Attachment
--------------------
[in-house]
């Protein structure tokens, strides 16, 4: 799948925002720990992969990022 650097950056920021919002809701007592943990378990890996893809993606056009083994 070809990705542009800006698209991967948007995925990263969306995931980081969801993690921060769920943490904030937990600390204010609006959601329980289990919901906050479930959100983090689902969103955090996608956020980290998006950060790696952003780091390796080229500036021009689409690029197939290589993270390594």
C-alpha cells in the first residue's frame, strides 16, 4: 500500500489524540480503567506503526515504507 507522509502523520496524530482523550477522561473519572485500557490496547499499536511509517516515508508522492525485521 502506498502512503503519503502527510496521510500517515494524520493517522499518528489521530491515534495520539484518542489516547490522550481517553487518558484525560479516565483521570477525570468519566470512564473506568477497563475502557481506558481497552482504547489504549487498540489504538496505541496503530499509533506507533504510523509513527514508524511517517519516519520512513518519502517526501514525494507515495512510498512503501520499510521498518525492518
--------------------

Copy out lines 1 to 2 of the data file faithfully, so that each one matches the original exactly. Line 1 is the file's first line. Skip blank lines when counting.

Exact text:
[in-house]
């Protein structure tokens, strides 16, 4: 799948925002720990992969990022 650097950056920021919002809701007592943990378990890996893809993606056009083994 070809990705542009800006698209991967948007995925990263969306995931980081969801993690921060769920943490904030937990600390204010609006959601329980289990919901906050479930959100983090689902969103955090996608956020980290998006950060790696952003780091390796080229500036021009689409690029197939290589993270390594």